Tricare, Military Pay Raise & More-- What’s on Congressional Plate this Session
The military personnel system is going through a crisis according to some of the most notable former military officials in the nation and in the midst of those choppy waters, two new lawmakers are taking the helm.
Rep. Mike Coffman (R-Colo.) and Rep. Jackie Speier (D-Calif.) took over as chairman and ranking member of the House Armed Services Personnel Subcommittee this year. This responsibility comes as a slew of issues plague the military. TRICARE, talent management, sexual assault and housing allowance, among others, are all at the forefront of the personnel realm.
A daunting task, considering former Sen. Jim Talent (R-Mo.) told Congress the underlying problem is “that the current military personnel system was developed in World War II” and is now terribly antiquated.
In an exclusive interview with Federal News Radio, Coffman and Speier explain their priorities over the next legislative session.
Tricare is a big spender when it comes to the military budget. The most recent Congressional Budget Office report on military health care from 2014 stated DoD spent $52 billion in health care for service members, retirees and their families in 2012.
Coffman didn’t rule out the possibility of premiums going up to cover those costs in the future, but said he wants to protect those currently in the military from rising premiums.
“If there are changes in premiums I want to look at bifurcating the system, just like we did in the retirement system, and say these changes are applicable to new enlistees, new accessions into our military and not existing personnel,” Coffman said.
Coffman’s predecessor, former Rep. Joe Heck (R-Nev.), proposed adding enrollment fees and copayments to active-duty family members on TRICARE. The premiums ranged from $180 to $650. Heck bifurcated the system, as Coffman suggests, by only proposing the fees apply to family members of military personnel that joined after 2018.
Heck’s provisions were taken out of the final 2017 defense authorization act and never actually made it into law.
Despite the costs of TRICARE, Speier said it may not receive too many changes in the near future.
“I’m not sure how much we are going to be tinkering with TRICARE. I think way we need to look at is the pharmacy copays and whether or not there is a modest copay that should be pursued,” Speier said.
The 2017 defense authorization act gave the military a 2.1 percent raise. The military is supposed to receive an increase each year that is tied to the bump in private sector wages, but that hasn’t always happened in the past.
As for 2018, Coffman said he thinks the pay raise will stay with what the law requires.
“There may be a temptation to go above that and a temptation to go below that particularly on the Senate side, but I don’t see that happening, I think we are going to stick with current law,” Coffman said.
Speier was a little more open to changing the rates.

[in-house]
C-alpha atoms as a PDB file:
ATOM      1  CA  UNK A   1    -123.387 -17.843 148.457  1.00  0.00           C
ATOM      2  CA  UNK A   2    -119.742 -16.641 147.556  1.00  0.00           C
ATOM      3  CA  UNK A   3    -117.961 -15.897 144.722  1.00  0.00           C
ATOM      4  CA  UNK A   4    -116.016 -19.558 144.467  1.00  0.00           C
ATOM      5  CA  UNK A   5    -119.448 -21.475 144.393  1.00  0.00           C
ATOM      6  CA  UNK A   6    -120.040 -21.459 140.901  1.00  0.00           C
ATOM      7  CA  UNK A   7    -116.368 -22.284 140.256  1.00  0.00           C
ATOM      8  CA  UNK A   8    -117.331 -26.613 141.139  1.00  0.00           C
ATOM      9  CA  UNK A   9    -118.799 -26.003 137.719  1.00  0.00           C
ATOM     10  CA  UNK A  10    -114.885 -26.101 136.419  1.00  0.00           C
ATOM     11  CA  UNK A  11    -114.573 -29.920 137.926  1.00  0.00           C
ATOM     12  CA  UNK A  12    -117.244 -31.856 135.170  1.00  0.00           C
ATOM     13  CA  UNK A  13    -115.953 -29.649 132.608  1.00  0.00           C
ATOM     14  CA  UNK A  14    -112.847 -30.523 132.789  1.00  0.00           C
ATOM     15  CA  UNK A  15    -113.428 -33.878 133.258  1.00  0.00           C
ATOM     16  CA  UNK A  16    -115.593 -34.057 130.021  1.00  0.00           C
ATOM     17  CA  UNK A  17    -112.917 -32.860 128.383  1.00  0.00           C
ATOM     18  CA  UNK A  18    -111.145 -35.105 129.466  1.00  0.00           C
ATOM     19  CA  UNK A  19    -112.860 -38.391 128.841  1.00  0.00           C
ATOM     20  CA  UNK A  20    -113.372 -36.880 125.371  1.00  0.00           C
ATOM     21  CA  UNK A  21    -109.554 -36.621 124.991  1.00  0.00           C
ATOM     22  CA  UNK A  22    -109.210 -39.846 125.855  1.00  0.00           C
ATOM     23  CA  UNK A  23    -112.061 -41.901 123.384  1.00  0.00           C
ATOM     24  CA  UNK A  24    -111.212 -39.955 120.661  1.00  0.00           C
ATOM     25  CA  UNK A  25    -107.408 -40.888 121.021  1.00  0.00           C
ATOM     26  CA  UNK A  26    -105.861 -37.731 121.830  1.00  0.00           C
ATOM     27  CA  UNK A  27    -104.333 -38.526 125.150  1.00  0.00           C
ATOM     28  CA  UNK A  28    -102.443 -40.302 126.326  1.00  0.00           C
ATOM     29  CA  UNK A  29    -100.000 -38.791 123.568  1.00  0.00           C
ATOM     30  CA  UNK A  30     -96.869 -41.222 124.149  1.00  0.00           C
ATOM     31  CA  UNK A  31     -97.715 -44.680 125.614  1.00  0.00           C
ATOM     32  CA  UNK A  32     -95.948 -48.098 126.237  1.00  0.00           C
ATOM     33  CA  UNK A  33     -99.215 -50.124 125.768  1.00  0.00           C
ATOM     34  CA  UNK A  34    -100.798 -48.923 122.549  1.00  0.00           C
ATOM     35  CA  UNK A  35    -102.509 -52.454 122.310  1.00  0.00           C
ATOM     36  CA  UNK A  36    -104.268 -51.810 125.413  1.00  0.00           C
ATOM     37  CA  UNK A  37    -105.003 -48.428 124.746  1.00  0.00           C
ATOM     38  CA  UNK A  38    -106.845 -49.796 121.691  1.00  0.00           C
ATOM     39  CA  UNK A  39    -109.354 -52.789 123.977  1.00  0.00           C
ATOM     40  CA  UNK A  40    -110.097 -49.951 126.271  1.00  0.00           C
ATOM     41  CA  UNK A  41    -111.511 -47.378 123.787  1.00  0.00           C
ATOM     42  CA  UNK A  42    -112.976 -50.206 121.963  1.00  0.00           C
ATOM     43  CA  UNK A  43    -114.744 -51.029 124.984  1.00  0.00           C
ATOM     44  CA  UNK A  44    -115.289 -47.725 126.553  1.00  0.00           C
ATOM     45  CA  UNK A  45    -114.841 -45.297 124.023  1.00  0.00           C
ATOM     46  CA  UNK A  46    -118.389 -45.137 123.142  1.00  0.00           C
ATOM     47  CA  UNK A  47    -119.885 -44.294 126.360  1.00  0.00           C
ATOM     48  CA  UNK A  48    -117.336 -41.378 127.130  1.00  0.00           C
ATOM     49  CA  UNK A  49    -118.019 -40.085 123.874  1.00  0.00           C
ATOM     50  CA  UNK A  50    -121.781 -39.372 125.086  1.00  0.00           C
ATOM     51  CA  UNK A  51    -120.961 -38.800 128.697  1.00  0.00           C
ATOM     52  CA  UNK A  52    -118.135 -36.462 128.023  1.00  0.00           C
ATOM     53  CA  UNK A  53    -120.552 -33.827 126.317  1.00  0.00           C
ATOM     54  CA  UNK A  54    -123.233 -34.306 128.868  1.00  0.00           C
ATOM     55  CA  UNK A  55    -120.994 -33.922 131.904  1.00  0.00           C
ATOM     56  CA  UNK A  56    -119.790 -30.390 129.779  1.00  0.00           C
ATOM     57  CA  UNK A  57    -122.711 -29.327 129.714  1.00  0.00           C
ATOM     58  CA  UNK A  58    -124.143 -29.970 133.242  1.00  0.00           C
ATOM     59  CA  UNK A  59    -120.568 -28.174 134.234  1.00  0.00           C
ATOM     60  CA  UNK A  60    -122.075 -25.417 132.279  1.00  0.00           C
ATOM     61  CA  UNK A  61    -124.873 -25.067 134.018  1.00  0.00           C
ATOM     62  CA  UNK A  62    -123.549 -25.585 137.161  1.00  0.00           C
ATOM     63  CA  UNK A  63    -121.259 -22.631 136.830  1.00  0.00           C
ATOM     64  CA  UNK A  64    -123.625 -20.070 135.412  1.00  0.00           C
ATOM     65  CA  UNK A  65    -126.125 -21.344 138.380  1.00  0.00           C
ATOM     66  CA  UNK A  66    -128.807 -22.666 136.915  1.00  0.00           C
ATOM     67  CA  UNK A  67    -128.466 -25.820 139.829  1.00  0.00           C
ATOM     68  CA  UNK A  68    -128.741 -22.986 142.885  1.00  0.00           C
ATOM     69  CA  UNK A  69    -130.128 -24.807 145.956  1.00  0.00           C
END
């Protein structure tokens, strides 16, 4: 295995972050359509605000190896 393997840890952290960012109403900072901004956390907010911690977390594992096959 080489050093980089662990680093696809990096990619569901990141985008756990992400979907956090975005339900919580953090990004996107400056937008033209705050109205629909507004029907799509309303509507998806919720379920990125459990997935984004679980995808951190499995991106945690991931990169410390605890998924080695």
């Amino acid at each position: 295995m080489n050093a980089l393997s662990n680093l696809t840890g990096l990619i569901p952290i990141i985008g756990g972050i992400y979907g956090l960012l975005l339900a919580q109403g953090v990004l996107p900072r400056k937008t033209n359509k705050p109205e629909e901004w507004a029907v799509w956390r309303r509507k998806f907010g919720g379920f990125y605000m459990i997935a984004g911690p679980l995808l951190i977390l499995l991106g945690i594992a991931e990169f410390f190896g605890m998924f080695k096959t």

“I think we will have to look at it. In the end we are increasing the budget for the Department of Defense. I always wonder how much of that trickles down to the service member and how much is really padding for those who are providing spare parts or developing the next weapons system and I want to make sure we continue to provide a sound salary and benefits, but consistent with what our budget is,” Speier said.
Up or Out
The military is struggling to recruit and retain the talent it needs.
The Air Force’s pilot shortage, the lack of Navy’s nuclear qualified officers and the Marine Corps’ shortfall in sniper scouts can all be tied to the rigidity of the military’s personnel system.
“If the military is going to recruit and retain a volunteer force with the necessary skills, it needs to do two things. It needs to recruit, assign and promote in a way that develops and retains value across a wide range of skills including the highly technical skills, and it needs to better accommodate the evolution of American society and the American family. And it needs to do those things without sacrificing the aspects of the system that are working well,” Talent said last week.
The up or out system requires service members to promote to the next rank within a certain amount of time or leave the military.
But, sometimes that ends up pushing out extremely talented service members who don’t take the traditional military career path.
Both Coffman and Speier said Congress needs to look more deeply into the up or out system.
“The military is different than it has historically been. … It’s such an up or out system when it comes to promotion that we are forcing good people out of the system that we would never have forced out in previous generations of our military. I think we have to reexamine that whole question to say, ‘Is our up or out system too aggressive?’” Coffman said. “There is a training cost associated with you let talented people go because they are certainly good enough to do their job well, but not competitive enough for promotion and you’re training new people to take their place.”
Speier is also taking the issue to heart and said the issue reaches beyond talent.
“I think it’s very important for us to look at that. Up or out creates all kinds of additional conduct and behavior that is not consistent with our interests. If up or out is what’s motivating you, you may be reluctant, for instance, to disclose that there is a problem within your unit regarding sexual assault or drug abuse. You can’t ignore those kinds of circumstances. … I think there is much we can learn on having a series of hearings on up or out,” Speier said.